by Stu Nifoussi

We all saw it coming, maybe five or ten years down the road, but the pandemic accelerated everything.

For years, certainly, since the turn of the 21st century, it’s been creeping up on us. The winning players in the new retail economy have huge piles of money backing them. They are either venture capital-funded or public companies that can go on losing money while they wipe out smaller, more conventional competitors. 

As COVID-19 began to close down our nation in the spring, only “essential” retailers were allowed to stay open in most states. So, retailers like Target, Walmart, and Costco, all of whom sell clothing, housewares, home textiles, and lots of other non-essential items, could present everything in the store to anyone, regardless of how essential. The major online players may have suffered a bit from lower demand for clothing while people were sheltering at home. However, they still managed to sell apparel, stealing share from smaller competitors.

All that leads us to where we are today. Many retailers, restaurants, service companies, travel destinations, and transportation providers are trying to pick up the pieces with one hand still tied behind their backs. It’s not easy, and many have already been lost. But the bigger, well-funded merchants will survive, as long as they were healthy at the start. Where does that leave the hundreds of thousands of small businesses and “essential” entrepreneurs? To a great extent, out in the cold. The stimulus money may have helped for a while, but now it’s running out as the nation goes into heavier debt. In the meantime, the stock market seems to be shrugging the whole thing off, ignoring the 30 million or so “little people” who are out of work and/or going broke.

Oy, that sure looks bad, doesn’t it? It is bad, but it also means exceptional opportunity over the next 5-10 years. Independent retailers who have survived, and who want to build back, will be doing it with fewer serious competitors. Entrepreneurs wanting to start retail, wholesale or online businesses will find lots of vacant real estate, low rents, talented employees, low interest rates, and hungry consumers looking for alternatives to big store and website sameness.

So, hang on if you can; brighter days are ahead, as always happens after a storm. Those who have the vision to change and catch the wave of the new consumerism are in for a long and happy ride up.


  1. As usual, you are right on target.

    Some of the best business is started during the worst times.

    We all miss you

    1. Spot on Stu as usual … Nobody says it better !
      Change, hope , vision , execution…
      Generational Transition arrives on time , every time !

    1. Thank you so much Stu for sharing your great wisdom. No rain, no rainbows! Everyone will figure out best
      for them how to proceed and get through this toughest time that had only given us opportunity to focus sharply, and think hard on how to go forward. Some may give up, some will pay attention and be stronger after learning hard lesson. This is a passionate business where each of us must pay sharper attentions and make it even better! Miss seeing your face out here! Wish you all the best!

  2. your wisdom of our marketplace are needed more then ever ,as always you supply the right attitude and the approach is spot on !!! THANK YOU MISS YOU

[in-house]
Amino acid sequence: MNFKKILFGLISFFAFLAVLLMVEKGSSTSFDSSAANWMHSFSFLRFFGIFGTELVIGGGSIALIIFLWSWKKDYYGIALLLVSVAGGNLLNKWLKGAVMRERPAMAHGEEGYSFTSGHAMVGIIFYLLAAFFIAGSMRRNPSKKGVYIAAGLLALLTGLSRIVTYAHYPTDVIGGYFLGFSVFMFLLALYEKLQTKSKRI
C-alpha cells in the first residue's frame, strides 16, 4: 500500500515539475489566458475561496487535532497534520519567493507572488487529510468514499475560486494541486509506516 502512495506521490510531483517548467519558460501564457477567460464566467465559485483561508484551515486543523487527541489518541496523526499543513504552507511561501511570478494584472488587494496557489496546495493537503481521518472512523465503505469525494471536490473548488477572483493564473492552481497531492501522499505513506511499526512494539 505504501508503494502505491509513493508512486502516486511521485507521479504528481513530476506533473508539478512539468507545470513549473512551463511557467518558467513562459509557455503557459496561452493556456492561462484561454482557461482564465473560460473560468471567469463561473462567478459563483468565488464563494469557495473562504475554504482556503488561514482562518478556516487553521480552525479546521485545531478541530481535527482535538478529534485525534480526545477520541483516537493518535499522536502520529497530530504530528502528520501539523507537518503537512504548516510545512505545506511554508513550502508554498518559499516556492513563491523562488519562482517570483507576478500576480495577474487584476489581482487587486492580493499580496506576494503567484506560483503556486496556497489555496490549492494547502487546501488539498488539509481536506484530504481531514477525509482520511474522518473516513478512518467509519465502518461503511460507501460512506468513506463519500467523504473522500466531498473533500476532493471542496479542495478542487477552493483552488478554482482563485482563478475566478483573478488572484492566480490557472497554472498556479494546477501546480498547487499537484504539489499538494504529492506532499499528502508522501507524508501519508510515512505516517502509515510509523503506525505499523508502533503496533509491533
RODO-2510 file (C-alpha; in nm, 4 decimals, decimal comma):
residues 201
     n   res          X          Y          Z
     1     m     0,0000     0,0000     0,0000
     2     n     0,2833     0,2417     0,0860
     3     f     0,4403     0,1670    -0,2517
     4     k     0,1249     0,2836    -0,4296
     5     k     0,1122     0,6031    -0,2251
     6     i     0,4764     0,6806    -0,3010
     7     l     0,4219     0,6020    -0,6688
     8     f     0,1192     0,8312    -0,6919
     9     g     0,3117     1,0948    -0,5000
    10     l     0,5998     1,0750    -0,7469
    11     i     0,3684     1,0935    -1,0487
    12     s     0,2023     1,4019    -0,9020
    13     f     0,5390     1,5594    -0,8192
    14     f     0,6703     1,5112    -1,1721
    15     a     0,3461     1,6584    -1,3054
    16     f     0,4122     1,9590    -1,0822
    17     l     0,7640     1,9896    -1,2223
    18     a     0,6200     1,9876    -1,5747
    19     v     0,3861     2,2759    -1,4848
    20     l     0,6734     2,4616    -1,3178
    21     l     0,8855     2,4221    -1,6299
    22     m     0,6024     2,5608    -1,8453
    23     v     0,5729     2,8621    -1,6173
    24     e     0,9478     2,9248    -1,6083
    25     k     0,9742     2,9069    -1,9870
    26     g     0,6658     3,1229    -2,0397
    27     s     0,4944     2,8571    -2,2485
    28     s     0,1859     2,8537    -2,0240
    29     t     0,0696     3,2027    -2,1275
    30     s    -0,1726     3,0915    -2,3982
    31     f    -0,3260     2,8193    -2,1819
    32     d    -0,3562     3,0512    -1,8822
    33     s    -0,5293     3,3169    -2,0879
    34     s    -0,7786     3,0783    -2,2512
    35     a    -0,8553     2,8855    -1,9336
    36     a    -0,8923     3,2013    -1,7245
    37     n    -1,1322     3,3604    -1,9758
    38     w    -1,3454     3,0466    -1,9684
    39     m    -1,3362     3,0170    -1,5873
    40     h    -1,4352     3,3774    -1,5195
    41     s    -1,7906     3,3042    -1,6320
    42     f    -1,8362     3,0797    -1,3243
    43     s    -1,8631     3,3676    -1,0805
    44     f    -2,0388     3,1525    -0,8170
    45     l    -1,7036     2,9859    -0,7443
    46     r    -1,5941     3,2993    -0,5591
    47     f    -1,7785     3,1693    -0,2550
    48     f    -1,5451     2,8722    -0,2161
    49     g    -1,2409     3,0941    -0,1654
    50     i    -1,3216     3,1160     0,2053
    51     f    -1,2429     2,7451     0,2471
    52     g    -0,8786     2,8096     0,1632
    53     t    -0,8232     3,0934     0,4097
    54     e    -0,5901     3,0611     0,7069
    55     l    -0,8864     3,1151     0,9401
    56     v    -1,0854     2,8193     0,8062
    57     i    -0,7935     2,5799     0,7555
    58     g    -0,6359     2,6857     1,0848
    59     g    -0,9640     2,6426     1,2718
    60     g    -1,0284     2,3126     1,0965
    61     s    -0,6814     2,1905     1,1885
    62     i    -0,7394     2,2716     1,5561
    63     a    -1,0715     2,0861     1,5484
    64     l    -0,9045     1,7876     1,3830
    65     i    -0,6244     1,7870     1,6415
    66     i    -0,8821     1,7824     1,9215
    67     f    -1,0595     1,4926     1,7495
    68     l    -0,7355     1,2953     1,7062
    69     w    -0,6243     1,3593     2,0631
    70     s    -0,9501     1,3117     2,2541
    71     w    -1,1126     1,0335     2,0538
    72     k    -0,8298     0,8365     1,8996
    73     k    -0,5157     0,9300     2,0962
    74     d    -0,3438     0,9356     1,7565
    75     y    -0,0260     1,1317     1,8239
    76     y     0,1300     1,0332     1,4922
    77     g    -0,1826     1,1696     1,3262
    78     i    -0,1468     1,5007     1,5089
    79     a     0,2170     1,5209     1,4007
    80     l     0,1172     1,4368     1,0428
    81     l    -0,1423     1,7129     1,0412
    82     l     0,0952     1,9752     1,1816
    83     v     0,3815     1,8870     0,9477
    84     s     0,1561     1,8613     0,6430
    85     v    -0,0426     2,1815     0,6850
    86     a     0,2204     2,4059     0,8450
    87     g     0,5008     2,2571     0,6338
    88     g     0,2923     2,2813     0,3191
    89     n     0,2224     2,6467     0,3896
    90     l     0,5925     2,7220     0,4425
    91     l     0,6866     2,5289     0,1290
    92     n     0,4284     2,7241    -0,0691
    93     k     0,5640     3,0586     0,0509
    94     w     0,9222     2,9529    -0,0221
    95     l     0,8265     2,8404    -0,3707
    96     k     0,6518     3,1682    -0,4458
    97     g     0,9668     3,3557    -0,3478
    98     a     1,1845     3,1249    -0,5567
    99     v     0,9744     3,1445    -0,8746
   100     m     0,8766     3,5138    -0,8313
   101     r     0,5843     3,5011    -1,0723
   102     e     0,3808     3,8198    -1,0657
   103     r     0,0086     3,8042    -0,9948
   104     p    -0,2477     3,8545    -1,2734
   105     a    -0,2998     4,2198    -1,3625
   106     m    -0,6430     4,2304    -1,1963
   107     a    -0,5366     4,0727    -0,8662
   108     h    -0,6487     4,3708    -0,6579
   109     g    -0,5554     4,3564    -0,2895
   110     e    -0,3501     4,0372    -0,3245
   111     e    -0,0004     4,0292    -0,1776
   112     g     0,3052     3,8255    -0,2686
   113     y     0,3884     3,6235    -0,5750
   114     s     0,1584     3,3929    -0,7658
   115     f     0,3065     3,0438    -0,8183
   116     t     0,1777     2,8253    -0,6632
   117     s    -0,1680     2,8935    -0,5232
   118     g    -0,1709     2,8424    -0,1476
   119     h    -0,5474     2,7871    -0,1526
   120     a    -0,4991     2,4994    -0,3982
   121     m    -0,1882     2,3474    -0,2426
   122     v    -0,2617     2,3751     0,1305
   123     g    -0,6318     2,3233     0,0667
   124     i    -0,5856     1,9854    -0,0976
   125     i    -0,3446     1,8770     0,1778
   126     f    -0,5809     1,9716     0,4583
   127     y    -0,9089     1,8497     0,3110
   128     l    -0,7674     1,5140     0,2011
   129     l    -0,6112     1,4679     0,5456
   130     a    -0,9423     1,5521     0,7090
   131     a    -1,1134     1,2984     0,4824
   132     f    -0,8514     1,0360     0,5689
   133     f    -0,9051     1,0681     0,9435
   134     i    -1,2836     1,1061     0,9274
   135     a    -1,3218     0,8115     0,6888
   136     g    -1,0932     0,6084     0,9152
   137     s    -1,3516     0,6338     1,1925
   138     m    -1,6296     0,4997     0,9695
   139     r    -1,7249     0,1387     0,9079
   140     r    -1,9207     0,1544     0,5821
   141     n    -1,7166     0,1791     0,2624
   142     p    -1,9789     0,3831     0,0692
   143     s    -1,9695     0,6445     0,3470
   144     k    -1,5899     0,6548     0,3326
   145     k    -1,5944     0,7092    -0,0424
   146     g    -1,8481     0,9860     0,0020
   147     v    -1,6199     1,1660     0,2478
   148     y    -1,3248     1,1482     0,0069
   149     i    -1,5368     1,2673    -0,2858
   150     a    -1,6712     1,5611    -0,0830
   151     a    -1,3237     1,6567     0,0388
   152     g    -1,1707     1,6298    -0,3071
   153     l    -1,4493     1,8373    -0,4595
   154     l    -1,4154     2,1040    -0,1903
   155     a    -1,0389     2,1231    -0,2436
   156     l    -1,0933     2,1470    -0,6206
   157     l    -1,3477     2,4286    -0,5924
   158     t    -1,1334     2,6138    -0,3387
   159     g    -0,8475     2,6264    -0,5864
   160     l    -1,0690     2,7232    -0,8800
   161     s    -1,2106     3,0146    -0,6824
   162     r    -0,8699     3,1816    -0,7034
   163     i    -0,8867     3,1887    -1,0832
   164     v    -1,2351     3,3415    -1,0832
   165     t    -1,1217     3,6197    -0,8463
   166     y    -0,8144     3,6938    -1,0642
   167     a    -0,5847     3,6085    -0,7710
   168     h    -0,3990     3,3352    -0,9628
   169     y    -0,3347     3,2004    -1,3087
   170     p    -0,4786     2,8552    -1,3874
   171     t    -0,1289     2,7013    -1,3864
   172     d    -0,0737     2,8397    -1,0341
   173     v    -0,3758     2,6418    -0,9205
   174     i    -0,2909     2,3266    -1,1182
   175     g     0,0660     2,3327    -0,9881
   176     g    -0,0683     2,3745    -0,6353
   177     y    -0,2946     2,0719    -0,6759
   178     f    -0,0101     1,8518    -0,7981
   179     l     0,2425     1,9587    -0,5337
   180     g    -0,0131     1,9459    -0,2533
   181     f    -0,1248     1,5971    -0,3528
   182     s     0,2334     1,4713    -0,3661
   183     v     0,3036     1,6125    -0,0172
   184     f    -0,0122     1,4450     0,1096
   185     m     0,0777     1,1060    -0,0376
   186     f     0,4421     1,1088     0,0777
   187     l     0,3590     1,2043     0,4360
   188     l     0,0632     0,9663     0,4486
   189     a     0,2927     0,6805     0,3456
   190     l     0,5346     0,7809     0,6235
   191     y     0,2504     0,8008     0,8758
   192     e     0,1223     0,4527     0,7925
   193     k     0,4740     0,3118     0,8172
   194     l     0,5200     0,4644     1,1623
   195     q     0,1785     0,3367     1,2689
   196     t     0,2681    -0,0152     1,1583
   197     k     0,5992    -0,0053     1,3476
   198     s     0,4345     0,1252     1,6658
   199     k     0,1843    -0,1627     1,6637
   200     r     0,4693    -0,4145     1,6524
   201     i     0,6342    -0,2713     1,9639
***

3. I think back to when I was growing up in North Bergen New Jersey. My Mom would send me to a local grocery store on the corner, and above the store was the owners home. “Hanks” They were a wonderful family business that didn’t carry everything, but enough essentials to have a nice local neighborhood business. My Mom would give me a list of groceries to hand Hank, and he would pull the merchandise my Mom needed, and he would even put the bill on my Mom’s account to pay him back when her check came in. Hank wasn’t wealthy, but he and his family were living well and doin just fine. They had a nice business, nice car and home, and neighbors that loved them. I’m sharing this because Hank taught me something very valuable in my life, that being able to just stay comfortable was smart, safe and good. In my many years in this business, that simple philosophy is rare these days to see. People seem today never have enough, never satisfied and seem to want more and more. It’s like watching the same mistakes being made over and over again these days. The desire for more growth can and
    usually does bring on more and more problems, and more then often always seems to end very badly. Now that this pandemic has hit us all so hard, maybe it’s better to come back simple, come back safe, and always remember Hanks, keep it comfortable, keep it simple, keep it small, create, and make your life less complicated and more JOYful 🙏

  4. Stu,
    They must ask themselves is it all worth the huge investment holding inventory from manufactures who also sell direct to the same consumers.
    Finding margin builders today has become very difficult unless you invest in your own private label.
    Sourcing is expensive you need money in reserve which helps with the staying power that is needed..
    Turning inventory into cash is the key ” cash is king ” being liquid is freedom..
    Loved your article very hopeful and educational.

  5. Thank you Stu for sharing your wonderful wisdom with us. No rain, no rainbows! This time has given us all opportunity to process thought seriously on how to go forward. Knowing a couple who will be closing shoppe hurts tremendously, and knowing those whose passions to continue this big fight ahead of us makes me stronger. One thing is certain Fashion will continue and I will keep creating, ever better.
    Missing you in this industry! Wishing you all the best!

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